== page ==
Coke UK says that it is business as usual. "There is no U-turn," Andrew
Coker, the communications director at Coca-Cola GB, says. "Do you have a
crystal ball? I don't. As we speak at the moment, there is no change."
UK agencies claim that the UK marketing department is making reassuring
noises. "They are saying the UK's a different thing and don't worry
about it," a source says.
But while there have as yet been no formal directives from Atlanta
concerning the UK marketing arrangements, all those close to the new
manoeuvres say it is only a matter of time. The question is just how
much local markets know of the grand plan; much as Coca-Cola UK will
doubtless fight tooth and nail for its autonomy, sources close to the
company say it is inevitable that it will have to toe the headquarters'
line. The sheer size of the operation means that it will take some time
for the changes to filter through to the local markets - as one insider
says: "The UK is something like 18th on its list of priorities right
Quite what kind of advertising will emerge from this U-turn strategy is
not yet clear. It's too early to say whether Coke's new initiative will
allow local markets to adapt the centralised work or merely re-run US
However, insiders predict there will be a different approach. It is said
that Coke is looking for cheaper, non-TV advertising solutions. In this
area, the ability of local shops to compete with the sophistication of
different marketing disciplines offered by integrated networks is
The move echoes Unilever, which two years ago unveiled a large-scale
strategy experimenting with different media. "Coke wants to come up with
something beyond the holy grail of advertising," one close source
There's no doubt that any directive from Atlanta will be met with a lot
of resistance from the local markets, where positive steps have been
taken to create real local advertising. The decision to decentralise
marketing power was a brave experiment that has hardly had the chance to
Just how much Coke will lose by sacrificing the local strategy has yet
to be seen. There's no denying that there's been more interesting work
as a result of the decision, with Mother's work for Dr Pepper winning a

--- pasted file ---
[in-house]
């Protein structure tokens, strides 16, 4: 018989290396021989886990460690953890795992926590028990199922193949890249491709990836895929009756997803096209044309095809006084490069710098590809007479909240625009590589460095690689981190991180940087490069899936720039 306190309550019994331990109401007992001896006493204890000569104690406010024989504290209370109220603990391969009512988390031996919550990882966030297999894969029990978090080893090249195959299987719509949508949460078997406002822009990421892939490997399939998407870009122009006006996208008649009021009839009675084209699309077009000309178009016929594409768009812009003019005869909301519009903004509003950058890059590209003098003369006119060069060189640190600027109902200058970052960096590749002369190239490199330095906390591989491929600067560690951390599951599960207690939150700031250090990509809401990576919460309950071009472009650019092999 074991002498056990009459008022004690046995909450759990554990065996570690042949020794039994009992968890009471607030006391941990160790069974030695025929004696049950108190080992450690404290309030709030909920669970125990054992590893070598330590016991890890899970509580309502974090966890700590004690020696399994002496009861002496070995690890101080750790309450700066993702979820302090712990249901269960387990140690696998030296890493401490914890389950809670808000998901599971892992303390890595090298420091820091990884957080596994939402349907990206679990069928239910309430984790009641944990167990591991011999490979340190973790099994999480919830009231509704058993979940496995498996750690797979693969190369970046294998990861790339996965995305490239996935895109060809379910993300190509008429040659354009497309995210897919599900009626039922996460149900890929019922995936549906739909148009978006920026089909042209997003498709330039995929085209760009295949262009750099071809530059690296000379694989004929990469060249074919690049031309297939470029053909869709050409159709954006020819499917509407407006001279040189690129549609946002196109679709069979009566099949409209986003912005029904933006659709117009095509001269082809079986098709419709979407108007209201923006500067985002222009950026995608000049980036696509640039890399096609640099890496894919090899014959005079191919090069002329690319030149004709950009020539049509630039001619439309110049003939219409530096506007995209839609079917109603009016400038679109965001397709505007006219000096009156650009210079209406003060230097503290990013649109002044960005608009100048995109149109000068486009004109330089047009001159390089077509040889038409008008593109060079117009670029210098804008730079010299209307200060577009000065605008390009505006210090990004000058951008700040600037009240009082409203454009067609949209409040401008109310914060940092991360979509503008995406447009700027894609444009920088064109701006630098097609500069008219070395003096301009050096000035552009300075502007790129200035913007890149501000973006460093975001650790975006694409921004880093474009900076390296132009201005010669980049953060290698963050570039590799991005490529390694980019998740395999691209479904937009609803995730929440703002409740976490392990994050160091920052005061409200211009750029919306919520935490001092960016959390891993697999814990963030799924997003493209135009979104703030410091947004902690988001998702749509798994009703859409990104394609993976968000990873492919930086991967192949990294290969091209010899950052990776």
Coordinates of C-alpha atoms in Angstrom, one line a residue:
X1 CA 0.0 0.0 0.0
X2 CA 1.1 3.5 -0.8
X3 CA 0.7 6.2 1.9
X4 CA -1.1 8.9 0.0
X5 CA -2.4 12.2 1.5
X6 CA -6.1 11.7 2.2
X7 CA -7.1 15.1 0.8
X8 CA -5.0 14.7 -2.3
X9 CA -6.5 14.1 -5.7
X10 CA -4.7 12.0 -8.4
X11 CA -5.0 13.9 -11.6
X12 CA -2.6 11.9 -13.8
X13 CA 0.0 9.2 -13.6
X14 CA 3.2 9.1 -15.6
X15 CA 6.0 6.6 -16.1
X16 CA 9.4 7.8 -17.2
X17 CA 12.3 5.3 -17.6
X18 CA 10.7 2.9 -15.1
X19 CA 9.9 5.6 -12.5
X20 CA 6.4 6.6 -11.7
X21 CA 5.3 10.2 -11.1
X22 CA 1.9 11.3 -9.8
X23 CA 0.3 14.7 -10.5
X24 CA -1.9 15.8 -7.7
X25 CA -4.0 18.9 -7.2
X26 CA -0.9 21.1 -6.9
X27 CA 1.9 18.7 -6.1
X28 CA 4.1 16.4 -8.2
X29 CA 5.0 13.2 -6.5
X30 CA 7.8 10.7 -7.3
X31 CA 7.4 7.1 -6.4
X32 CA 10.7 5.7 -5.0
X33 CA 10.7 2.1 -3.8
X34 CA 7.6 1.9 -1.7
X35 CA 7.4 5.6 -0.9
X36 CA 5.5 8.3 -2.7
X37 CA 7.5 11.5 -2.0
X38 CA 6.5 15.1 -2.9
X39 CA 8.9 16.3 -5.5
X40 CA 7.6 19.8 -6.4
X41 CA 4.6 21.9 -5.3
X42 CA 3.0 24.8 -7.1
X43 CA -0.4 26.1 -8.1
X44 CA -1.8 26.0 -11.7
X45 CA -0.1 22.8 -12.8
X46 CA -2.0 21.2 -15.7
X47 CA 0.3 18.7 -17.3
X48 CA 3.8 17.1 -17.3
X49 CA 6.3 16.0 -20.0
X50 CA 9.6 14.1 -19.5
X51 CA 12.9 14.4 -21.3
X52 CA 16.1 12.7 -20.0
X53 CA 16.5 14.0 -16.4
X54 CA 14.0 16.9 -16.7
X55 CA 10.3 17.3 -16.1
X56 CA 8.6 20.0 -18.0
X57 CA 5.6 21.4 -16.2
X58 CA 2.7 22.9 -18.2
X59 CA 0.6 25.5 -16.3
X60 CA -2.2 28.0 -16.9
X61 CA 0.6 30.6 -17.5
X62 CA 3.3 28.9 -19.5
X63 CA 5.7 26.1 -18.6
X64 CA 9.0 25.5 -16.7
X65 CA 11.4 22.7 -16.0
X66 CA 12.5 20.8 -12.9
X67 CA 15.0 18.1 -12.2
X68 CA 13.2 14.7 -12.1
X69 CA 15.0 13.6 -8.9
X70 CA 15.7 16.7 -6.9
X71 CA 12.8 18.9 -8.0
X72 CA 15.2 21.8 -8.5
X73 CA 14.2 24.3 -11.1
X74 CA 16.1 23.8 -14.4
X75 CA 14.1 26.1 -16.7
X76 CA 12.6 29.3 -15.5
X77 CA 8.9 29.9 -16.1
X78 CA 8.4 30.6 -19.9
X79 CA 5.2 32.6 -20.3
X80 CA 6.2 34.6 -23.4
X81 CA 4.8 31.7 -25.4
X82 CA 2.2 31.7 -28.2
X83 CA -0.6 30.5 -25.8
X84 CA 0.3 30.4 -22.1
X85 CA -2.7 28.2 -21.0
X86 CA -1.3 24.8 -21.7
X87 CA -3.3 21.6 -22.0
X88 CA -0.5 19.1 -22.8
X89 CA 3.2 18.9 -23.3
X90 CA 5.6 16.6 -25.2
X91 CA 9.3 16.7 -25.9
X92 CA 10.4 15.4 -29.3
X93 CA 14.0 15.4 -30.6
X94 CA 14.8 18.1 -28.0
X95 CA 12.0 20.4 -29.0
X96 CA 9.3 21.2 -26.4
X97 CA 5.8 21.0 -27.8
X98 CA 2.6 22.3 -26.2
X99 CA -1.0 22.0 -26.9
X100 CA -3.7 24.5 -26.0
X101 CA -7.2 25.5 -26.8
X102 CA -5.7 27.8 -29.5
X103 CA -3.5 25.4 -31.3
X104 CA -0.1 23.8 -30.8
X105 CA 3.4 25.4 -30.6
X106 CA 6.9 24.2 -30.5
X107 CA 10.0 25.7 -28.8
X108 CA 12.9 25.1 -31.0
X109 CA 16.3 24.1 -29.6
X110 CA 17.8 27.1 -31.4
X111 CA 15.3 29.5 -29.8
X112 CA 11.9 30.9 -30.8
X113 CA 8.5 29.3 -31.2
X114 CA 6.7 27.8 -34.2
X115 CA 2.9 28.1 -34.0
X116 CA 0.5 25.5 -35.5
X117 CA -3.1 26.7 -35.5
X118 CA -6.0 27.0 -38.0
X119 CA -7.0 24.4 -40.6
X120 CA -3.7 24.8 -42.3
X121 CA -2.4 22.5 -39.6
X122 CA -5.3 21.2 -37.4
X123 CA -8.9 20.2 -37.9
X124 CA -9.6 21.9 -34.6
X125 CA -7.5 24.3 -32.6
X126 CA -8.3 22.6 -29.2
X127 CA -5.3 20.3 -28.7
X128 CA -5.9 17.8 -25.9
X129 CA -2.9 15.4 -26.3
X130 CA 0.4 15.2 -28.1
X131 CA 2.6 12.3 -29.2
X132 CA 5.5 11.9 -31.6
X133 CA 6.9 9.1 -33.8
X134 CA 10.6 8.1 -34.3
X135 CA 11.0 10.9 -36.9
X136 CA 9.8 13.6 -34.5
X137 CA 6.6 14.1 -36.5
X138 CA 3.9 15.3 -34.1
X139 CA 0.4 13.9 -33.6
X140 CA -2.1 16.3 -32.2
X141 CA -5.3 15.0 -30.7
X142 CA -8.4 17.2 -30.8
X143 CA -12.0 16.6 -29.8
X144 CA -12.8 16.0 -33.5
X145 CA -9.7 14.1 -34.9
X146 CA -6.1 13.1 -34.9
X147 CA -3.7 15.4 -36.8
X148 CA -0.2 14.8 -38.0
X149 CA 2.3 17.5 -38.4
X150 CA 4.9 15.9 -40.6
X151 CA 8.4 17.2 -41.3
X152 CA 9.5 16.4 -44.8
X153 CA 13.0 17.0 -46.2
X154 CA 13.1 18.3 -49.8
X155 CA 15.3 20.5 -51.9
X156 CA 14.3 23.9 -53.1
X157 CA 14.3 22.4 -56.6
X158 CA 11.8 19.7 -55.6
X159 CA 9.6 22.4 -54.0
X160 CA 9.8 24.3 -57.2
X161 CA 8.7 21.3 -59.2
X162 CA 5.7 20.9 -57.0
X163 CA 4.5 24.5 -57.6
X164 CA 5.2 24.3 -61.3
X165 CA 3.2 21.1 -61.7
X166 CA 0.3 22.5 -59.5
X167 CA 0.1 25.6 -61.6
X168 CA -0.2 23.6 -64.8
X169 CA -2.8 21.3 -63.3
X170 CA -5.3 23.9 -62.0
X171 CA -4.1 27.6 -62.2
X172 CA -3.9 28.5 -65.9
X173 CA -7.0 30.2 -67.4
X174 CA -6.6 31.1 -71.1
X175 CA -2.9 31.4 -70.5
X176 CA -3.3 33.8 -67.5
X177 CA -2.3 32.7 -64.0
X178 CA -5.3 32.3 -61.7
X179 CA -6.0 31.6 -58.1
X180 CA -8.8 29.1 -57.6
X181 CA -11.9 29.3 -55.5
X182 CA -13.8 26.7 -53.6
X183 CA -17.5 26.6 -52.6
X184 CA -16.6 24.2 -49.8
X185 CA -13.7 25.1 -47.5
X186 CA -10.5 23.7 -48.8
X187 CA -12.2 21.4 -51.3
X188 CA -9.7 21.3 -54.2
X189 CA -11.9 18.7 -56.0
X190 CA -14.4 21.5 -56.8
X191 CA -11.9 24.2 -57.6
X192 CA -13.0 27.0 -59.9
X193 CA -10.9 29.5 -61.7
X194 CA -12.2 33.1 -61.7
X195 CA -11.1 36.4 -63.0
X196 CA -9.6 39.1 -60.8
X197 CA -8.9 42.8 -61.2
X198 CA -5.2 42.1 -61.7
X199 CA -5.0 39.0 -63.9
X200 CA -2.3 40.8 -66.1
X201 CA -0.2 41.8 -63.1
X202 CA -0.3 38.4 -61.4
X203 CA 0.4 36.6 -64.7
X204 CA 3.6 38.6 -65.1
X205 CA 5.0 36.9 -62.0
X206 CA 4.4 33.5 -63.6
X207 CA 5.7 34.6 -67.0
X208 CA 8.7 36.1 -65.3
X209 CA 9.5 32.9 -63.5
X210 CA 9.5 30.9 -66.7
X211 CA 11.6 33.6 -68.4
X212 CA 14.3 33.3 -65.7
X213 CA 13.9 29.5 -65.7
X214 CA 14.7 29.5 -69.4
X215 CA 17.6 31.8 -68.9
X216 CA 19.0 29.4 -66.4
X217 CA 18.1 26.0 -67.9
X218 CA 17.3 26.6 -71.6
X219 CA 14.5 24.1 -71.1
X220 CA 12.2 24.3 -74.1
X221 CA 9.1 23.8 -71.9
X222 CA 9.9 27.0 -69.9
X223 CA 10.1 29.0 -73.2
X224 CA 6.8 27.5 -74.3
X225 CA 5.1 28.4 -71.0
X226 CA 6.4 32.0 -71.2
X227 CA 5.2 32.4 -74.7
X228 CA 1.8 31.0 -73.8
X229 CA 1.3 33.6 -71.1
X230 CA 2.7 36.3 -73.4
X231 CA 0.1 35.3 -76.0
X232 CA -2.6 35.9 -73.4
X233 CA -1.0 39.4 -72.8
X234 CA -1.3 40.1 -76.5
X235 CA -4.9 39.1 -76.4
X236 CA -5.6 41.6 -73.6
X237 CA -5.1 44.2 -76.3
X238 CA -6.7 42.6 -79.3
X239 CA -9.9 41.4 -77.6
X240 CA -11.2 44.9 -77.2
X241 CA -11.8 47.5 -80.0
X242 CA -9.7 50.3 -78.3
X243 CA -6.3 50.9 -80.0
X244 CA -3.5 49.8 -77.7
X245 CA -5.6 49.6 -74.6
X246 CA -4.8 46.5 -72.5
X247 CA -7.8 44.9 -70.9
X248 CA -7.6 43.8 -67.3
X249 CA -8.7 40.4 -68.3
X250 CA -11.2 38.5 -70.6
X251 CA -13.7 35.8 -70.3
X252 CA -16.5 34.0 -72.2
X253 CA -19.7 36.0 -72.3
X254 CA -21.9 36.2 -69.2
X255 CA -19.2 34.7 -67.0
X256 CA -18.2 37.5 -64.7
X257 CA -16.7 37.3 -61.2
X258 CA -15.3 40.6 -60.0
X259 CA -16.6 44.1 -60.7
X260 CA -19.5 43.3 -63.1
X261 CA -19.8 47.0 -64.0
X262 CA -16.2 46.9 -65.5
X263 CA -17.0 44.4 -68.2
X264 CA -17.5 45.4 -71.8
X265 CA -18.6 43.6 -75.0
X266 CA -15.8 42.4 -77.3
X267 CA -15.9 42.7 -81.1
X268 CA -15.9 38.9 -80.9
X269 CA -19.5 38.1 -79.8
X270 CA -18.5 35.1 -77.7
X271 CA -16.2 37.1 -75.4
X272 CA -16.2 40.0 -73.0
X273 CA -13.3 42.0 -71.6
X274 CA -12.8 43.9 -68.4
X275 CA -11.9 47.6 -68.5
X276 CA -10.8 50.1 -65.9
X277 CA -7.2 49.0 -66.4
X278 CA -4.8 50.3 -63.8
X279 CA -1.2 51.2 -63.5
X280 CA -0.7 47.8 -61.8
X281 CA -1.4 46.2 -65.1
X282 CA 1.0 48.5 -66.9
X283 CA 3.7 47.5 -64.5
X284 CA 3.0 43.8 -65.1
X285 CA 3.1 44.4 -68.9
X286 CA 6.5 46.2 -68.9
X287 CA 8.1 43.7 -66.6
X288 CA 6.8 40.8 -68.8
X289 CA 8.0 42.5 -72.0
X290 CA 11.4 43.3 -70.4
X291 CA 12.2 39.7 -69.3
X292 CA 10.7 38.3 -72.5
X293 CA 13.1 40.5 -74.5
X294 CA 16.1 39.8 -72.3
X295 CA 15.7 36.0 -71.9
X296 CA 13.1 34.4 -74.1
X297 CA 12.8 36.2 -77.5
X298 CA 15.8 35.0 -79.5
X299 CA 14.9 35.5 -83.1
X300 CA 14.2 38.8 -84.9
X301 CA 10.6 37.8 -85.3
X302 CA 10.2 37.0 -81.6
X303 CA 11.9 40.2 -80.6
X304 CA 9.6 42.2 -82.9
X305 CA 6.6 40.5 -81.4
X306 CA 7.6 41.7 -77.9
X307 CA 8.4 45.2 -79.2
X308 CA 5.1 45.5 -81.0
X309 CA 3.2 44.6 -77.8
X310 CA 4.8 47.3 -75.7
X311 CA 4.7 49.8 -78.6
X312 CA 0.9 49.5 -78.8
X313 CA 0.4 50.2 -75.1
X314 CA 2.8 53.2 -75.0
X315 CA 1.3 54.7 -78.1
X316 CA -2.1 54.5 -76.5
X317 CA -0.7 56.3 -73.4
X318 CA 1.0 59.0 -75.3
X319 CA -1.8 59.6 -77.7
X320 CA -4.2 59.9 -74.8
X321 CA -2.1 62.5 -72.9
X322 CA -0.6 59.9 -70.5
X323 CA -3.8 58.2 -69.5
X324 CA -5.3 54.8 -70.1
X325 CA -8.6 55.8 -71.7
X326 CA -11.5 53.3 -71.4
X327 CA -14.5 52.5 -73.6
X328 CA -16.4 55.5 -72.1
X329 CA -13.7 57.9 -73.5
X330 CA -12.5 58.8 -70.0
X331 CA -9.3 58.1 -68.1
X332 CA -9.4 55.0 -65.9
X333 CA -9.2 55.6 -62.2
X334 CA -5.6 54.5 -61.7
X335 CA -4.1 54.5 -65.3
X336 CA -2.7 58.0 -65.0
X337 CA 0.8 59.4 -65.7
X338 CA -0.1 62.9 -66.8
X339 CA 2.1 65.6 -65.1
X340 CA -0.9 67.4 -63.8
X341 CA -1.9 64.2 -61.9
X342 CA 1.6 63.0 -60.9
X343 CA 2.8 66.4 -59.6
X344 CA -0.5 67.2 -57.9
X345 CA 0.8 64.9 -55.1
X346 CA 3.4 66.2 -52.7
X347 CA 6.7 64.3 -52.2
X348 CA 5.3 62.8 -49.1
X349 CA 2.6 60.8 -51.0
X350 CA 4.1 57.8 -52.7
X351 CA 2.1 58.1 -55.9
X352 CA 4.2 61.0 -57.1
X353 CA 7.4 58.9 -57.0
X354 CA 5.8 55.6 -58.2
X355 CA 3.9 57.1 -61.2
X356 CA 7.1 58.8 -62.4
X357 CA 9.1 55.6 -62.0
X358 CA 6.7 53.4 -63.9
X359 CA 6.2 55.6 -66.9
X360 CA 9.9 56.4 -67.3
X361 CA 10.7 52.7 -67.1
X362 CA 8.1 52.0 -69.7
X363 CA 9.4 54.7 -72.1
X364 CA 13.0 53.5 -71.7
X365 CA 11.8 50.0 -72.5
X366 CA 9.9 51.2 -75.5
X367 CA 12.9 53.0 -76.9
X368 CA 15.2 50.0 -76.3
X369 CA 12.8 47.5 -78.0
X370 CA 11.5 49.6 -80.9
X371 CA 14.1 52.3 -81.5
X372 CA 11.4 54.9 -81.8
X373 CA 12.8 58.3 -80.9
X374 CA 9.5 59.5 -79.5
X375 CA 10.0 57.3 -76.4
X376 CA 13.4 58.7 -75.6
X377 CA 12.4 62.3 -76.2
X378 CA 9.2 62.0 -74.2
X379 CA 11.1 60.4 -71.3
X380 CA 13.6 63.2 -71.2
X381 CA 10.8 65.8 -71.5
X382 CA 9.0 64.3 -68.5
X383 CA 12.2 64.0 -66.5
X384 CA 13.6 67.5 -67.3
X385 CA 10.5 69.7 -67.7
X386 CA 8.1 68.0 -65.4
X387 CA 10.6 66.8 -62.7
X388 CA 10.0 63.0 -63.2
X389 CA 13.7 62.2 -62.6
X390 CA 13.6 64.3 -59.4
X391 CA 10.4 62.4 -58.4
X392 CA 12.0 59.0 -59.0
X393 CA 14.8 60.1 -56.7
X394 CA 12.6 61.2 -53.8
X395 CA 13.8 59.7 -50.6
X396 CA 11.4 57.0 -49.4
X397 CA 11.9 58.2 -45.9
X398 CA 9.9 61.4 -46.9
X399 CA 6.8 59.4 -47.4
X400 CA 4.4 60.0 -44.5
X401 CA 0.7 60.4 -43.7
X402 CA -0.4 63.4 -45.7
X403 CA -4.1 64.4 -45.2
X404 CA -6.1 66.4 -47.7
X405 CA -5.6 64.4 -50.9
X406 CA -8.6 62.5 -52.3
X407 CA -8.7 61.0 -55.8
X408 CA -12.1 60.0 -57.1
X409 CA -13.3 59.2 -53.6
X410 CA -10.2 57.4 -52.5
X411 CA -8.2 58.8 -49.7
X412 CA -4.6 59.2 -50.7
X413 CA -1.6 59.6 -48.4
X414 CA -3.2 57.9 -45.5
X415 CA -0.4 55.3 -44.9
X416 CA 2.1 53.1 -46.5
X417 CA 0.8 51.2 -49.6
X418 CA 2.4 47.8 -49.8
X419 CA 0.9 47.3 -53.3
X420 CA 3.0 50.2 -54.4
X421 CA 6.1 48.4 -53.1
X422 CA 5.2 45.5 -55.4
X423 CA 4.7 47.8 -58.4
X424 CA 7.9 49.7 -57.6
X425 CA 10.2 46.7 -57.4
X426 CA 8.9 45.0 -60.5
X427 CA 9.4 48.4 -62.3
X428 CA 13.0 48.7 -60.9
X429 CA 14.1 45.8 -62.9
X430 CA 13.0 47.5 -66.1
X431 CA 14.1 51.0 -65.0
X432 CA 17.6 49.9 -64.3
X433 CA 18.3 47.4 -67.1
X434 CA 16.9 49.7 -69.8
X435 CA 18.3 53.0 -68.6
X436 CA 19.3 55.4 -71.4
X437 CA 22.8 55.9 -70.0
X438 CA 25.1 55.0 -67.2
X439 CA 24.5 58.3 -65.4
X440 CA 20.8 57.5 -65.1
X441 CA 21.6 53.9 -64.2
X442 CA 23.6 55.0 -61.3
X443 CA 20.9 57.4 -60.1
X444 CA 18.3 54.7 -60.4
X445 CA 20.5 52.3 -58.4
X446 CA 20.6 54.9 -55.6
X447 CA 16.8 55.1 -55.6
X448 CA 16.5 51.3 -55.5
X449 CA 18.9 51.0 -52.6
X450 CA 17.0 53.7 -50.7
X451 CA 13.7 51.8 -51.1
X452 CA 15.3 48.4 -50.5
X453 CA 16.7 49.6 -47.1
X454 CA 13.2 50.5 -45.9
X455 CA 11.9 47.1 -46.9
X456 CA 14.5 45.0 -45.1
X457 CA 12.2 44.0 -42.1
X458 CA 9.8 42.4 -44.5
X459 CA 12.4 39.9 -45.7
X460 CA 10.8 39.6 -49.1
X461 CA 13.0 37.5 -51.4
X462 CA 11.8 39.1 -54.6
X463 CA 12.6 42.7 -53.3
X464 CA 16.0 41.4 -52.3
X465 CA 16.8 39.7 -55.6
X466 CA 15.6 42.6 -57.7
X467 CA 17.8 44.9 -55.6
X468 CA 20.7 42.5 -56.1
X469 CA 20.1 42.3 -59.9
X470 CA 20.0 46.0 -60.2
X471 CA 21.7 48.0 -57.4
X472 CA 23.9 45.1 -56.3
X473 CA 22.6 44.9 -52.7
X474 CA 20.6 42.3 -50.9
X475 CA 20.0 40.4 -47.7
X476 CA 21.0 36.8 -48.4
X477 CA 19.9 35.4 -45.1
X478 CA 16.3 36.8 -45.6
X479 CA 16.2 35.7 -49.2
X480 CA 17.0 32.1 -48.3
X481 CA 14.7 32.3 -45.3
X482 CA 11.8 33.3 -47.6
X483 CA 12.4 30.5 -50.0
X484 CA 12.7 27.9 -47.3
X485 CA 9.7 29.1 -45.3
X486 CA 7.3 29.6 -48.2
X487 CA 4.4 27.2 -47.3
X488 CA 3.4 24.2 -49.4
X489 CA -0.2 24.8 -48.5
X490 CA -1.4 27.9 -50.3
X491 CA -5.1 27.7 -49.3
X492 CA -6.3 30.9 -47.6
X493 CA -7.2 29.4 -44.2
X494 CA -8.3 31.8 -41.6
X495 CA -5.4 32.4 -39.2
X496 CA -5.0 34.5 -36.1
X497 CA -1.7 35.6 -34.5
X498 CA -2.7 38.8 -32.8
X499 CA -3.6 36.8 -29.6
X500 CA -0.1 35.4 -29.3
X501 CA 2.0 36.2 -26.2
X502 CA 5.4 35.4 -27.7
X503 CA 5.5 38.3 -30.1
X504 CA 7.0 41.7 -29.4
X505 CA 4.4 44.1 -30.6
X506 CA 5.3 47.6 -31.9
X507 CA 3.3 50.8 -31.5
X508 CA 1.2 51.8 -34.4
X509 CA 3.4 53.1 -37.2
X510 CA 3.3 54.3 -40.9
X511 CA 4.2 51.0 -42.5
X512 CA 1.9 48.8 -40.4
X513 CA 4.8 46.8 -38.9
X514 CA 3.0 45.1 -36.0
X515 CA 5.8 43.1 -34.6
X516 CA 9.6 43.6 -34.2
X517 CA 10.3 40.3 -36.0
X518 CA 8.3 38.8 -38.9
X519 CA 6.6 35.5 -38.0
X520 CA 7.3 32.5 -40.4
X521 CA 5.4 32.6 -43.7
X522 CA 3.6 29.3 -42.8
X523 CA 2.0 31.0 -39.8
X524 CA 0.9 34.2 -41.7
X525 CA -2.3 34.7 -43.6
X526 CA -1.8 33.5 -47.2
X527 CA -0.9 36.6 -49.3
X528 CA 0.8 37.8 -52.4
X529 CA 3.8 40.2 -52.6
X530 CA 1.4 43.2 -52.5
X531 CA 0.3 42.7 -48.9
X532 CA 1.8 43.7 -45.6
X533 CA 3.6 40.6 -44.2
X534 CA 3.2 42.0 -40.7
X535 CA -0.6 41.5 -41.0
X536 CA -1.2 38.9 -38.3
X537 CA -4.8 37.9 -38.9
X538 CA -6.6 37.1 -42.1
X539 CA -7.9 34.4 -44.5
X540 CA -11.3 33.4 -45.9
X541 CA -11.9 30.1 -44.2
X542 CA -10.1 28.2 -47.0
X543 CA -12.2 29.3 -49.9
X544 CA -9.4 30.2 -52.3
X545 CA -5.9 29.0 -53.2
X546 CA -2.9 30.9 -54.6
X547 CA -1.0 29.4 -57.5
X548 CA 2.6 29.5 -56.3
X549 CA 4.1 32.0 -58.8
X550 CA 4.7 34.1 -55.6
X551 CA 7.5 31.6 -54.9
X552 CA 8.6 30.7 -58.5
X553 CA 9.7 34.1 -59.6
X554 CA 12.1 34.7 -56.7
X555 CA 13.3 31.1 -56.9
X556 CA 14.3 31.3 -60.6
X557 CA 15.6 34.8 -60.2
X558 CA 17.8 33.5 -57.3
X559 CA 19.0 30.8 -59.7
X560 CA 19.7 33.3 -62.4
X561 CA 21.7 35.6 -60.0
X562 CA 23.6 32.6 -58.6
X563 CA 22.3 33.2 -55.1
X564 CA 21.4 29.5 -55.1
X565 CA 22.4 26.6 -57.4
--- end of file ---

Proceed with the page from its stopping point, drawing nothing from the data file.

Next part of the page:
Gold at Cannes.
But, at the end of the day, local marketing directors will not risk
conflict with Atlanta. Sources who've worked on the business say that
even Oades, who has devoted so much to building a local dream-team for
Coca-Cola, would not argue. "Once a decision has been made she will
follow it 100 per cent," one said. "That's just how Coca-Cola
- Stuart Elliott, p19.
COCA-COLA: LOCAL VERSUS GLOBAL ADVERTISING
Local: Coca-Cola McCann-Erickson's London agency introduced the "Life
tastes good" endline with a tale of teen elevator romance in April
Global: Coca-Cola Atlanta revived the brand's links with Father
Christmas for Christmas campaigns through WB Doner in the late 90s.
Local: Diet Coke Developed by Wieden & Kennedy London, recent UK work
has featured Bridget Jones-style singletons on the lookout for love.
Global: Diet Coke The hunky inspiration for female office workers to
take a Diet Coke break was first dreamed up by Lowe.
Local: Dr Pepper Mother's campaign, with the endline, "What's the worst
that could happen?" picked up a Gold at Cannes this year.
Global: Dr Pepper This sugary Titanic spoof, through Young & Rubicam,
picked up a Campaign Turkey of th e Week award in 2000.
Local: Fanta Ads produced through Soul this year used a UK-specific
creative strategy centred on everyday orange objects.
Global: Fanta Cliff Freeman & Partners' global endline, "Share the fun
wherever," cropped up in this 1998 UK ad from Leagas Delaney.